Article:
On the surface, sign-on bonuses seem straightforward. Businesses offer special pay outside of the regular salary to tempt new hires, and job seekers get a boost in pay at the start of a new position. Sign-on bonuses are now offered for every veterinary position, and have become a normal part of the hiring process. In reality, however, they can be far more complicated, leading to trade-offs in pay, short tempers, and misunderstandings.

Considerations for veterinary practices

A sign-on bonus can make your practice’s offer more competitive in the current challenging job market. It can also bridge the gap between a candidate’s salary requirement and what your practice can afford long-term. Additionally, sign-on bonuses are popular because they are classified differently than salary pay in accounting terms. The one-time payment structure will make the practice look more profitable on paper. 

If a candidate is considering two equivalent positions, it could make the difference—or you may find yourself in a bidding war with another practice.

Bonuses in excess of $100,000 are not unheard of for associate veterinarian positions, but few practices have that much cash readily available. The more realistic scenario is that the bonus is paid out incrementally over time, making it a retention bonus rather than a sign-on bonus. If this is how you will structure the bonus, it is best to be upfront about the payout schedule, because poorly written or misunderstood contracts can lead to dissatisfaction and friction. Attempting to “hide” unpleasant details in the fine print won’t endear you to your new team member or create a lasting professional relationship. And, it is worth keeping in mind that other team members may feel slighted when they learn a new hire received a bonus they were not offered. Additionally, you should consider whether the new team member will work at a level to justify the amount of cash the practice invests in them.

There is growing evidence that workers who are lured in by a retention bonus are more likely to be lured out by one, as they chase the next big payoff. Ensure you seek legal advice to protect yourself in case your new hire grabs the cash and dashes at the first opportunity. However, if your practice is already a preferred employer with a great culture, and is competitive in every other way, is a large sign-on bonus attracting highly desirable employees? Could offering a healthy, supportive workplace, and using those funds for better long-term compensation be a more sustainable alternative to a bonus on a big hook?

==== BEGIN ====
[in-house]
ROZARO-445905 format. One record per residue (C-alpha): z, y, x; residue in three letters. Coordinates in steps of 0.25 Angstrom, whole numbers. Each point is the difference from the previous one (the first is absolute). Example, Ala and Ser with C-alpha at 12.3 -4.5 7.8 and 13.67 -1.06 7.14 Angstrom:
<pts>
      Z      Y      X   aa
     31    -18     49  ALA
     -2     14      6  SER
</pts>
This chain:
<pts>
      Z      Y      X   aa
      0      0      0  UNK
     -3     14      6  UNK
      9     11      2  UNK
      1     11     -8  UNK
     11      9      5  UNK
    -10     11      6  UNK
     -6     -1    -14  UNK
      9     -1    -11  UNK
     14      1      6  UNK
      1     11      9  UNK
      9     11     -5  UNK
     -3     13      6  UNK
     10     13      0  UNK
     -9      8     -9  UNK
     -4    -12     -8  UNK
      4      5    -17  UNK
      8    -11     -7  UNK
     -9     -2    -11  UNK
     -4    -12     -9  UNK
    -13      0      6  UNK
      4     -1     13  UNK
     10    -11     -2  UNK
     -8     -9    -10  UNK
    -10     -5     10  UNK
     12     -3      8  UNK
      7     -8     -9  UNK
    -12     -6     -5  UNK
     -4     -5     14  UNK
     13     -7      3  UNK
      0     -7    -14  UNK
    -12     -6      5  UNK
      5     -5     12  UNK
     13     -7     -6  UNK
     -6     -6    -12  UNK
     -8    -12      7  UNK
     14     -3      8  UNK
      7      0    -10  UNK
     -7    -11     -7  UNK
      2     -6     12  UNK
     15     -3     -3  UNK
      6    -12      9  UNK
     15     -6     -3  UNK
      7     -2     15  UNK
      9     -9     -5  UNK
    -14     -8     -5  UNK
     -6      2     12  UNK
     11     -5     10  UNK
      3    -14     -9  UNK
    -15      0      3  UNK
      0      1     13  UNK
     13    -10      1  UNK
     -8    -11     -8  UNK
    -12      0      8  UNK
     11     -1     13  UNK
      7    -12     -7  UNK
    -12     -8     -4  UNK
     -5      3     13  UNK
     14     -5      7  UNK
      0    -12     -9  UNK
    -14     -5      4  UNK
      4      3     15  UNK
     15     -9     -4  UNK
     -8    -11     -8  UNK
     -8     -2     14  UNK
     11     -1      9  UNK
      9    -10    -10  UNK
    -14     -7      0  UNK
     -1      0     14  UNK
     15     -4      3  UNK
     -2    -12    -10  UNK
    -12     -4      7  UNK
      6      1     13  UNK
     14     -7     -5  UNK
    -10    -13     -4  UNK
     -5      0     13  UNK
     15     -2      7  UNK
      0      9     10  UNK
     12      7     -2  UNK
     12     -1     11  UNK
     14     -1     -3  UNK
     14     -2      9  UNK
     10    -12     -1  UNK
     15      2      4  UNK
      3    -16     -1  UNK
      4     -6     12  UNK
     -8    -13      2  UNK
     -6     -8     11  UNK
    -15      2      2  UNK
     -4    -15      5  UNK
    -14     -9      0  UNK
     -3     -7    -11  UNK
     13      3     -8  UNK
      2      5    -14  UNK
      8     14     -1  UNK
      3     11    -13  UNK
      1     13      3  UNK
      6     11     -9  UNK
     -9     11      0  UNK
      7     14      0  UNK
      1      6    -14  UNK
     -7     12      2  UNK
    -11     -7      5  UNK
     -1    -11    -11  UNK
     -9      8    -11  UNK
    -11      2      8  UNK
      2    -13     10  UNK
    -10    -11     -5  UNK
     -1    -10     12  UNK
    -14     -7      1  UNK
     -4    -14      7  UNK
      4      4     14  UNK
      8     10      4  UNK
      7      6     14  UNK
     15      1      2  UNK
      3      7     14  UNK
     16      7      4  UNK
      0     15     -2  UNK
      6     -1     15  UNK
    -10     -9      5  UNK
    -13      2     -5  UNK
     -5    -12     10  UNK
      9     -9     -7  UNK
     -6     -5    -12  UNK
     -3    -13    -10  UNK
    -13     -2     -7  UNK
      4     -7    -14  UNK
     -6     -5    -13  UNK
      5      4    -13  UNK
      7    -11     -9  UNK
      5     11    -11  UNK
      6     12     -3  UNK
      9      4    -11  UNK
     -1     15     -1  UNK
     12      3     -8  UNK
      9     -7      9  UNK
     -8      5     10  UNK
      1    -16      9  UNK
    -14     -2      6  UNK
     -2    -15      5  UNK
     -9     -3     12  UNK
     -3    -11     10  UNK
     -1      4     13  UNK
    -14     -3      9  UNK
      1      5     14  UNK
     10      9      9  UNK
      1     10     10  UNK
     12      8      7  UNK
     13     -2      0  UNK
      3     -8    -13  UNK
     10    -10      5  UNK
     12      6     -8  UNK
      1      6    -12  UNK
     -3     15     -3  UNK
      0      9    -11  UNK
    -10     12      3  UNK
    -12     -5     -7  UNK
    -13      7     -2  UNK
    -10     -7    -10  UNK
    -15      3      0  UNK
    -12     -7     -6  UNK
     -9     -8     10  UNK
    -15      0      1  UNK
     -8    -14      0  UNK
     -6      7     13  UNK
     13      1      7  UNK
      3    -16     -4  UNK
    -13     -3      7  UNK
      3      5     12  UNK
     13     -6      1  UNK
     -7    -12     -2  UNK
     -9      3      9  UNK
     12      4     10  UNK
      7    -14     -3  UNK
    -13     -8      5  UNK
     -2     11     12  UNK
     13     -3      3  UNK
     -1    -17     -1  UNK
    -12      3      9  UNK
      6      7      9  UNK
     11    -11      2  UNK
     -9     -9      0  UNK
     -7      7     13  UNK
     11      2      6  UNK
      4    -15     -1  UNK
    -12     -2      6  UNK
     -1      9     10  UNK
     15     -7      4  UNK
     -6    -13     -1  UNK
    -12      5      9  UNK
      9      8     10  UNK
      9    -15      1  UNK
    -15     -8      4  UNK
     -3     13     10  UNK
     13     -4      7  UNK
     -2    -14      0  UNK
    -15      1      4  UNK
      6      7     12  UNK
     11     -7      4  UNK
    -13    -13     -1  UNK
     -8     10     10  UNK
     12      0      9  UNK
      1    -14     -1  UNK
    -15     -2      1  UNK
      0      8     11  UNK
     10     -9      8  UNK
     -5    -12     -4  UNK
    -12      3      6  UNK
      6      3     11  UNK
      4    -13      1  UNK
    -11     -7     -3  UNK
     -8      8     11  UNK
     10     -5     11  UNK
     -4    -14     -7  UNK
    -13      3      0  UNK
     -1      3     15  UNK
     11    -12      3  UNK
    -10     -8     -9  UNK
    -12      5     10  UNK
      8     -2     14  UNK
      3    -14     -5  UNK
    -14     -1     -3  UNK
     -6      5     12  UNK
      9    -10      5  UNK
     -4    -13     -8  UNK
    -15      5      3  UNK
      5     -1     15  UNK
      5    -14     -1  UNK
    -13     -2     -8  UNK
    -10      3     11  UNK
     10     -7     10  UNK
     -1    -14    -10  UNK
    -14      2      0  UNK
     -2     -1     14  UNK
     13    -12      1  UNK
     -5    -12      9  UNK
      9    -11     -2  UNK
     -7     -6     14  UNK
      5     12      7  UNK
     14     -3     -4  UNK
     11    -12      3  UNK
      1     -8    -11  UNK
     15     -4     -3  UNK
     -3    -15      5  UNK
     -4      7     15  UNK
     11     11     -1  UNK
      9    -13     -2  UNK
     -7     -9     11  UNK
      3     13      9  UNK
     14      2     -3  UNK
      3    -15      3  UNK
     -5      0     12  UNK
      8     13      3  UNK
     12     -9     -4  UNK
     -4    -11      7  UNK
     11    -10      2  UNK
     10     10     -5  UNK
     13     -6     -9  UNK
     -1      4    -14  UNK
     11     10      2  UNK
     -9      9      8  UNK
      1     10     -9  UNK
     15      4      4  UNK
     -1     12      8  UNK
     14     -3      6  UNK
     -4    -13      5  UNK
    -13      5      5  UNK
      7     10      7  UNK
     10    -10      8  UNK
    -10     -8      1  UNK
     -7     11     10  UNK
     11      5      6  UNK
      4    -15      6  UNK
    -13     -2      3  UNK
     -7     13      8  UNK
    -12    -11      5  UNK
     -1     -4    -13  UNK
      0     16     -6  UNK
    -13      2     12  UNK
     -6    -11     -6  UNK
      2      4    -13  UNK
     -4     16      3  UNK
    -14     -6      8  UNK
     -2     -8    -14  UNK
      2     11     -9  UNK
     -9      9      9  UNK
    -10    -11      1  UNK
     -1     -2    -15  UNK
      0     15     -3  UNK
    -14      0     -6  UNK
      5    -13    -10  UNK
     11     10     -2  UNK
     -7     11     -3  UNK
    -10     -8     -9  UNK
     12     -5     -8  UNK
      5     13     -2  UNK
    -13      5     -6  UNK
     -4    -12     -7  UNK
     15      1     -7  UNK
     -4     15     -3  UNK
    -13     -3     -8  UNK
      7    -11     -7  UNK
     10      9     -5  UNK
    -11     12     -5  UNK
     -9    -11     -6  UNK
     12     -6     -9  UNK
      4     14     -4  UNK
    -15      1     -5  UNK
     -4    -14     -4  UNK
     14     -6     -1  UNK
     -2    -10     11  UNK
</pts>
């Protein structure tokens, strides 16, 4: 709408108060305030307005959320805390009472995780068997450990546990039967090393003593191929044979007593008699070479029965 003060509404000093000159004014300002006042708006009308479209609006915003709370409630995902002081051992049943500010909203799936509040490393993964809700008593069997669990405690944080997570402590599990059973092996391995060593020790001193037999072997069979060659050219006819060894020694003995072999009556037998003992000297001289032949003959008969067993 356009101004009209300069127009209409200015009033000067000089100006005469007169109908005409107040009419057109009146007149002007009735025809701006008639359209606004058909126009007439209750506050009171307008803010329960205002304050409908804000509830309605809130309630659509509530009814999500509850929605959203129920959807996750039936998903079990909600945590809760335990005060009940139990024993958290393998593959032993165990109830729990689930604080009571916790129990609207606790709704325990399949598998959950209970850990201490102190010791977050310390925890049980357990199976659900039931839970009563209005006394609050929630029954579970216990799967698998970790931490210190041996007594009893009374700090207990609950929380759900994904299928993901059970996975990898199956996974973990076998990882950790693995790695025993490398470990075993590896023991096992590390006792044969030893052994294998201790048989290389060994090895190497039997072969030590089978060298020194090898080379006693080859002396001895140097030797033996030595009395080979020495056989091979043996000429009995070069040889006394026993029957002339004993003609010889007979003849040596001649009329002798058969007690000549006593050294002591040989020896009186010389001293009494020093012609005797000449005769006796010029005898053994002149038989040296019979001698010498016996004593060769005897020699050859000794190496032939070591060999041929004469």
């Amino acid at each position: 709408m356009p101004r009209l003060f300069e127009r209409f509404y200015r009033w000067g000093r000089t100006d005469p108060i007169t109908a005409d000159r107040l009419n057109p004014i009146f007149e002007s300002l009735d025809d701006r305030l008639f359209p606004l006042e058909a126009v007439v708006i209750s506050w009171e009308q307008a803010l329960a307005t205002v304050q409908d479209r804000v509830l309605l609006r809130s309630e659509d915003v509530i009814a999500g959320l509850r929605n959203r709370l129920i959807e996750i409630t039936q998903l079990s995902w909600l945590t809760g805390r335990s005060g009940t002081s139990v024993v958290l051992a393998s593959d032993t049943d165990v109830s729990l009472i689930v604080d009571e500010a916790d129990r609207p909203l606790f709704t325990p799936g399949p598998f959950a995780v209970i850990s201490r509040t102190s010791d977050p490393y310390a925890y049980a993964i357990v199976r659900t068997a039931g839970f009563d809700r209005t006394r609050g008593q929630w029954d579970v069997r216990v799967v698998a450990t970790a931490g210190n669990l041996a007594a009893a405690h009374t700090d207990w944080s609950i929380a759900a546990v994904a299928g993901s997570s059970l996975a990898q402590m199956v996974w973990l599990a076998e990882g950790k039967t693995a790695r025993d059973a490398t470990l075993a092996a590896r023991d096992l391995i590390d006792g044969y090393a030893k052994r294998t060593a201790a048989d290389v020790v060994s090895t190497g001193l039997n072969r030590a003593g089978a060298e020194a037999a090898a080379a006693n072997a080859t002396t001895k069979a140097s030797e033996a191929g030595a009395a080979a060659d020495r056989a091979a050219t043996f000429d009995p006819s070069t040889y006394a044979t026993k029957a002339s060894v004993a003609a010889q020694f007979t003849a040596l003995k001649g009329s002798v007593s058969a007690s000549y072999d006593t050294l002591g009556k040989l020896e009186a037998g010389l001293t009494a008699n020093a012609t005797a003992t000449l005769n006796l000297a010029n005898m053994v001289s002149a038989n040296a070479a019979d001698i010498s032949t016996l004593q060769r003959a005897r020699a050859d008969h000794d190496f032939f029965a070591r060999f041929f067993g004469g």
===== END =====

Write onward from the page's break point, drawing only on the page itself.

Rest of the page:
If you do choose to offer a “bonus,” whether it is given in the form of a forgiven loan, a one-time payment, or retention payments over years, consult an accountant or tax professional regarding the tax ramifications, so you are not in for a nasty surprise come tax time. 

Considerations for job seekers

Sign-on bonuses seem like an amazing deal. Sign on the line and receive a large payout—it’s like winning the lottery! But, not so fast. Always read the fine print to ensure your nest egg doesn’t turn into a rotten egg. Details to consider include:

  • Who will pay the taxes? — Like winning the lottery, taxes must be paid on the funds. Clarify who will be responsible for the taxes, because the end payout may be far less than anticipated if you are picking up the tax bill.
  • When will you receive the bonus? — Clarify whether you will receive a one-time payment, or the payments will be spread over years, to encourage retention.
  • Will the bonus impact long-term salary? — Determine whether the practice is offering a lower salary in exchange for a one-time bonus to entice candidates to apply. You may find yourself unhappy with your future compensation, because once the bonus is paid out, you may make less than when you were hired.
  • What happens if you leave before the end of the contract period? — Some practices add a “clawback” clause requiring you to pay back some or all of the bonus—or worse, the total amount including taxes. If the practice writes the bonus in the form of a loan that is forgiven at the end of a set time period, it will be easier for them to legally recover the money in the case of an early contract departure. Be aware that breaking your contract may leave you with an outstanding loan balance! 

Before signing a contract that includes a sign-on bonus, always consult legal and accounting counsel to save yourself headaches—and heartaches—later. If you find the terms uncomfortable, try bringing a counteroffer to the table, or—as a last resort—walk away. 

Although sign-on bonuses may sound like the perfect solution for practices to attract and retain talent, and a boost in pay for job seekers, they could be a means for less-than-healthy practices to lure in new team members. Employers and job seekers should enter the agreement fully informed so they understand the terms and conditions before signing the contract. Ensuring there are no misunderstandings up front goes a long way toward creating a mutually beneficial long-term relationship.

Inspire Veterinary Partners focuses on fostering healthy relationships between new team members and leadership teams, and on ensuring all parties enter the relationship fully informed. If you are interested in joining a team that prioritizes honesty, integrity, and transparency in everything we do, contact Inspire Veterinary Partners to learn more.